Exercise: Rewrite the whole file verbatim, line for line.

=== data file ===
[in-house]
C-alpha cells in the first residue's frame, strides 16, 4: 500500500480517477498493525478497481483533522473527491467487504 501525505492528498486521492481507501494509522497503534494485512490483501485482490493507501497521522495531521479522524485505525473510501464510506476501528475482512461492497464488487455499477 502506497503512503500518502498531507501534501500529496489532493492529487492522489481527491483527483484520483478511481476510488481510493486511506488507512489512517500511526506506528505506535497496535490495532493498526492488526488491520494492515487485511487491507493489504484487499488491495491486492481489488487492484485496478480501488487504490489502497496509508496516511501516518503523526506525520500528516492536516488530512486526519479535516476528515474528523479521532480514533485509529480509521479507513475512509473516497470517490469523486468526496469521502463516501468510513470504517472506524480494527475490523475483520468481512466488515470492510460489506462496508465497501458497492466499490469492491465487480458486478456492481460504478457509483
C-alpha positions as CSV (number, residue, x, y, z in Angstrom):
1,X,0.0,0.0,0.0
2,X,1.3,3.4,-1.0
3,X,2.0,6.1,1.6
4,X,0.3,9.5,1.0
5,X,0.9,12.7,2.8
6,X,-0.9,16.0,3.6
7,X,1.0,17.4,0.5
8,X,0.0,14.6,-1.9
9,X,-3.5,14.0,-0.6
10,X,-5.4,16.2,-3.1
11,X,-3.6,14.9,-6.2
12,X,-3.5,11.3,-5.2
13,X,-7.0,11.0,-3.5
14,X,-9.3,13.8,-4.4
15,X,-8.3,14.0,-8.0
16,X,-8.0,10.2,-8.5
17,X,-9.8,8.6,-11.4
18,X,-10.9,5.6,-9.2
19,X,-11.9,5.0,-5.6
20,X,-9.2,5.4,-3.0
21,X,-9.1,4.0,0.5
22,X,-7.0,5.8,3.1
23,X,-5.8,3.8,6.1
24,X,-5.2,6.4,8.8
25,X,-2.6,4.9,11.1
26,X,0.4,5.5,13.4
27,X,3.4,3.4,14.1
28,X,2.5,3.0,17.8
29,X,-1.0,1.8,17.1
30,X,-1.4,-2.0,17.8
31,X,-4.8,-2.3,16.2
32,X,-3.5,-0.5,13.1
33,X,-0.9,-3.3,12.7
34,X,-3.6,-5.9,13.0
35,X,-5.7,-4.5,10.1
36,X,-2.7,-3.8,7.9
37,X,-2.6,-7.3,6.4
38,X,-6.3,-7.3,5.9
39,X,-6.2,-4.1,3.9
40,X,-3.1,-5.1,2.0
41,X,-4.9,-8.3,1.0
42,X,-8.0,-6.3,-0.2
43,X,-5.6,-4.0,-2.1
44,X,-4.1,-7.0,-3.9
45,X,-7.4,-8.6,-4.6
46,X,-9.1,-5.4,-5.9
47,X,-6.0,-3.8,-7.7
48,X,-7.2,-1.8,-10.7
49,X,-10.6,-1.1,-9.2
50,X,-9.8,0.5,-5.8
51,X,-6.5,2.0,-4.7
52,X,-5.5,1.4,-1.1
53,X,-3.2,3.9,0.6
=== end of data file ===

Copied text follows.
[in-house]
C-alpha cells in the first residue's frame, strides 16, 4: 500500500480517477498493525478497481483533522473527491467487504 501525505492528498486521492481507501494509522497503534494485512490483501485482490493507501497521522495531521479522524485505525473510501464510506476501528475482512461492497464488487455499477 502506497503512503500518502498531507501534501500529496489532493492529487492522489481527491483527483484520483478511481476510488481510493486511506488507512489512517500511526506506528505506535497496535490495532493498526492488526488491520494492515487485511487491507493489504484487499488491495491486492481489488487492484485496478480501488487504490489502497496509508496516511501516518503523526506525520500528516492536516488530512486526519479535516476528515474528523479521532480514533485509529480509521479507513475512509473516497470517490469523486468526496469521502463516501468510513470504517472506524480494527475490523475483520468481512466488515470492510460489506462496508465497501458497492466499490469492491465487480458486478456492481460504478457509483
C-alpha positions as CSV (number, residue, x, y, z in Angstrom):
1,X,0.0,0.0,0.0
2,X,1.3,3.4,-1.0
3,X,2.0,6.1,1.6
4,X,0.3,9.5,1.0
5,X,0.9,12.7,2.8
6,X,-0.9,16.0,3.6
7,X,1.0,17.4,0.5
8,X,0.0,14.6,-1.9
9,X,-3.5,14.0,-0.6
10,X,-5.4,16.2,-3.1
11,X,-3.6,14.9,-6.2
12,X,-3.5,11.3,-5.2
13,X,-7.0,11.0,-3.5
14,X,-9.3,13.8,-4.4
15,X,-8.3,14.0,-8.0
16,X,-8.0,10.2,-8.5
17,X,-9.8,8.6,-11.4
18,X,-10.9,5.6,-9.2
19,X,-11.9,5.0,-5.6
20,X,-9.2,5.4,-3.0
21,X,-9.1,4.0,0.5
22,X,-7.0,5.8,3.1
23,X,-5.8,3.8,6.1
24,X,-5.2,6.4,8.8
25,X,-2.6,4.9,11.1
26,X,0.4,5.5,13.4
27,X,3.4,3.4,14.1
28,X,2.5,3.0,17.8
29,X,-1.0,1.8,17.1
30,X,-1.4,-2.0,17.8
31,X,-4.8,-2.3,16.2
32,X,-3.5,-0.5,13.1
33,X,-0.9,-3.3,12.7
34,X,-3.6,-5.9,13.0
35,X,-5.7,-4.5,10.1
36,X,-2.7,-3.8,7.9
37,X,-2.6,-7.3,6.4
38,X,-6.3,-7.3,5.9
39,X,-6.2,-4.1,3.9
40,X,-3.1,-5.1,2.0
41,X,-4.9,-8.3,1.0
42,X,-8.0,-6.3,-0.2
43,X,-5.6,-4.0,-2.1
44,X,-4.1,-7.0,-3.9
45,X,-7.4,-8.6,-4.6
46,X,-9.1,-5.4,-5.9
47,X,-6.0,-3.8,-7.7
48,X,-7.2,-1.8,-10.7
49,X,-10.6,-1.1,-9.2
50,X,-9.8,0.5,-5.8
51,X,-6.5,2.0,-4.7
52,X,-5.5,1.4,-1.1
53,X,-3.2,3.9,0.6